10. As for the third question, it arises in these circumstances. The lawyer who had been heavily engaged in the preparation of the prosecution's case went to the United States and acted as one of the two examiners before whom prosecution evidence was taken there on two occasions. At the appellant's trial before Deputy Judge Day, this lawyer, who had acted as one of the two examiners, went into the witness-box as a prosecution witness and gave evidence about the second examination. Thereafter he signed the re-re-re-re-amended charge sheet against the appellant. The question is whether those circumstances amounted to a material irregularity.

The entry charge

11. Turning to the charges, I begin by noting the particulars to the entry charge. These read:

" LIU Sung-wai, on or about the 6th day of March 1995, in Hong Kong, dishonestly with a view to gain for yourself or another or with intent to cause loss to another, procured the making of an entry in the record of a bank, namely a debit in the sum of $500,000 Hong Kong currency to account numbered 20-02-01490-5 in the name of Tin Chung United Transportation Company with the Chekiang First Bank Limited by deception, namely by falsely representing:

(i) that you would obtain a Letter of Credit in the sum of $1,998,196.80 United States of America currency in favour of Tin Chung United Transportation Company, Hong Kong;

(ii) that a cheque numbered 000034 and dated 28th March 1995 in the sum of $500,000 Hong Kong currency, drawn on Tai Lee Jewellery Hong account numbered 835-818-768491-001 with the Wing Hang Bank, would be a good and valid order, if presented for payment on or after the date thereon."

12. That debit entry resulted from the clearing of a cheque in favour of the appellant. He got that cheque as the first instalment of the payment he was to receive for obtaining for Tin Chung a letter of credit such as the one mentioned. The Wing Hang Bank cheque was one which he had caused another party to give as security for repayment of that instalment if he failed to obtain such a letter of credit for Tin Chung. This he failed to do. He did obtain two letters of credit; and they totalled $1,998,196.80. But they were the two letters of credit mentioned in the 2nd charge. And the prosecution alleged that they were false. The Wing Hang Bank cheque proved worthless.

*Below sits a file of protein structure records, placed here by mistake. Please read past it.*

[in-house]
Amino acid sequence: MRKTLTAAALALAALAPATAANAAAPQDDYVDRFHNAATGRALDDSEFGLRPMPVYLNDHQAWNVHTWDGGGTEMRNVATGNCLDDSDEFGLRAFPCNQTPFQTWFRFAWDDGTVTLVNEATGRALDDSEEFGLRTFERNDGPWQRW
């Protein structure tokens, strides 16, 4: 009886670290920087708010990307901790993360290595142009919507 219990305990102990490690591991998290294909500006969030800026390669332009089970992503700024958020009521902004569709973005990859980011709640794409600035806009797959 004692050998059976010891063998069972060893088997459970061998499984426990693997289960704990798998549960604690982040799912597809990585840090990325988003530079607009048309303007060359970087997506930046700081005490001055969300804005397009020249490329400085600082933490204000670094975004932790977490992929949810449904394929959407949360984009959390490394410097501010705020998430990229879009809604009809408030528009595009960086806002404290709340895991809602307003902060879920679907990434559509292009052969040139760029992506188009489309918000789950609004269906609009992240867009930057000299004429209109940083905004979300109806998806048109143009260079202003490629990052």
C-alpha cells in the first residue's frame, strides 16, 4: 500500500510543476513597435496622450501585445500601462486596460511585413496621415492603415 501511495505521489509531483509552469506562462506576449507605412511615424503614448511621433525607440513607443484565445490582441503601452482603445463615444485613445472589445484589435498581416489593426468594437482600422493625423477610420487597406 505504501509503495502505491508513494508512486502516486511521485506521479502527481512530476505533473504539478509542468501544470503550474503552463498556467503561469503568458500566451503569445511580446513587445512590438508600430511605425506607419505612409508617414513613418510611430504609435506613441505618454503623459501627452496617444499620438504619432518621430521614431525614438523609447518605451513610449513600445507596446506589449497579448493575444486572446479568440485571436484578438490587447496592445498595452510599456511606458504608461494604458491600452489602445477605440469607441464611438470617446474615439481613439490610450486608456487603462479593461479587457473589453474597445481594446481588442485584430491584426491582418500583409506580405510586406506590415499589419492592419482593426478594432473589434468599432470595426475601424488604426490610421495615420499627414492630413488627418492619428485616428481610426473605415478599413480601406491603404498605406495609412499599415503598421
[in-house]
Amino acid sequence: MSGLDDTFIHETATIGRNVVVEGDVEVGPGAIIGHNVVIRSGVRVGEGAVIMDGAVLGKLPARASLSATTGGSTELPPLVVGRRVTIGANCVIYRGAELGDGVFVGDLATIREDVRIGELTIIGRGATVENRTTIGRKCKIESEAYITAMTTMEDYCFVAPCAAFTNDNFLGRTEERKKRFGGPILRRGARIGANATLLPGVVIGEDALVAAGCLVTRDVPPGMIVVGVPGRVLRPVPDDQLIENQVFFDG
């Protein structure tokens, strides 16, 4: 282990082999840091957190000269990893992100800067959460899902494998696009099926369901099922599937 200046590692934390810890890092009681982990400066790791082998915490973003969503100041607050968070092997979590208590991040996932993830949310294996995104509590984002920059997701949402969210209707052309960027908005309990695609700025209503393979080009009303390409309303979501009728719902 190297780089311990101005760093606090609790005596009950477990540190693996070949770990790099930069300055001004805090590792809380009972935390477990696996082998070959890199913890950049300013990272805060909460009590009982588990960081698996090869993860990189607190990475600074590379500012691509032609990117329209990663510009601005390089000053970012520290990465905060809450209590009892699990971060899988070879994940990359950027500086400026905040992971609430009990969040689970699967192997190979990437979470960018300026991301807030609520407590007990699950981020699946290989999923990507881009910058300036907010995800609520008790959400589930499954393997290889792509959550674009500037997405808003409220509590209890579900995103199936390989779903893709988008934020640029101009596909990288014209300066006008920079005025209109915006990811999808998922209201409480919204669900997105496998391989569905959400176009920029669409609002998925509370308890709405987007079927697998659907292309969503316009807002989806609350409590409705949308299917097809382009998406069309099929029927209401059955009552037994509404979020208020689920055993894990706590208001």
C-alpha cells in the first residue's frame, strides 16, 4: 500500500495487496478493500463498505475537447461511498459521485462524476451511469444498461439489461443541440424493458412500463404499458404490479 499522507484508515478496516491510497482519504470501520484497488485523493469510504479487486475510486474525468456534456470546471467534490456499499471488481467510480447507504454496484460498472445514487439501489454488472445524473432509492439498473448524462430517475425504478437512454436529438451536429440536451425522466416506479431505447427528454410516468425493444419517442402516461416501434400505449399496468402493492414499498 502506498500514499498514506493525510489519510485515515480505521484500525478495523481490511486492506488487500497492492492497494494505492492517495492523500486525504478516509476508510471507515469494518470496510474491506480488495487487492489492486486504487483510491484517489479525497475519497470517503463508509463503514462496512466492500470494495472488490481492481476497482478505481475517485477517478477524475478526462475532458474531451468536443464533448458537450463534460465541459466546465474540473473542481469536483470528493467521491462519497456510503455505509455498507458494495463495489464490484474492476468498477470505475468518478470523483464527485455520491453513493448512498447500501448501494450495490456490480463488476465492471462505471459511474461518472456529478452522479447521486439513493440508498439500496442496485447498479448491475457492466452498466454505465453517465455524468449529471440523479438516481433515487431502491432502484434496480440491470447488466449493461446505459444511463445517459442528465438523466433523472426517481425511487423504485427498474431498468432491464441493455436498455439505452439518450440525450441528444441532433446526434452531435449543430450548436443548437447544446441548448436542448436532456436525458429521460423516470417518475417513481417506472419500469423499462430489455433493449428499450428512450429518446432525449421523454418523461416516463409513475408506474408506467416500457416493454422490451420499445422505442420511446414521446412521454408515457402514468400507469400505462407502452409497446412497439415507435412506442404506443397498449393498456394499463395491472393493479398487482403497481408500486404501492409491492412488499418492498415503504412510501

13. The appellant's evidence on these matters was to this effect. He believed that he would be able to obtain such a letter of credit for Tin Chung. And he also believed that the Wing Hang Bank cheque was good. The judge, however, did not accept any of that. He felt irresistibly drawn to the inference that the appellant had not really believed either of those two things.

The property charges

14. I will illustrate the nature of the property charges by noting the particulars to the first of them, the 2nd charge. These particulars read:

" LIU Sung-wai, on the 6th day of April 1995, in Hong Kong, dishonestly obtained from LING Wan-shun $400,000 Hong Kong currency, with the intention of permanently depriving the said LING Wan-shun thereof, by deception, namely by falsely representing:

(i) that a Dah Sing Bank cheque numbered 014228 and dated 20th of April 1995, in the sum of $570,000 Hong Kong currency drawn on account numbered 4130301765 with the aforesaid Bank would be a good and valid order, if presented for payment on or after the date thereon;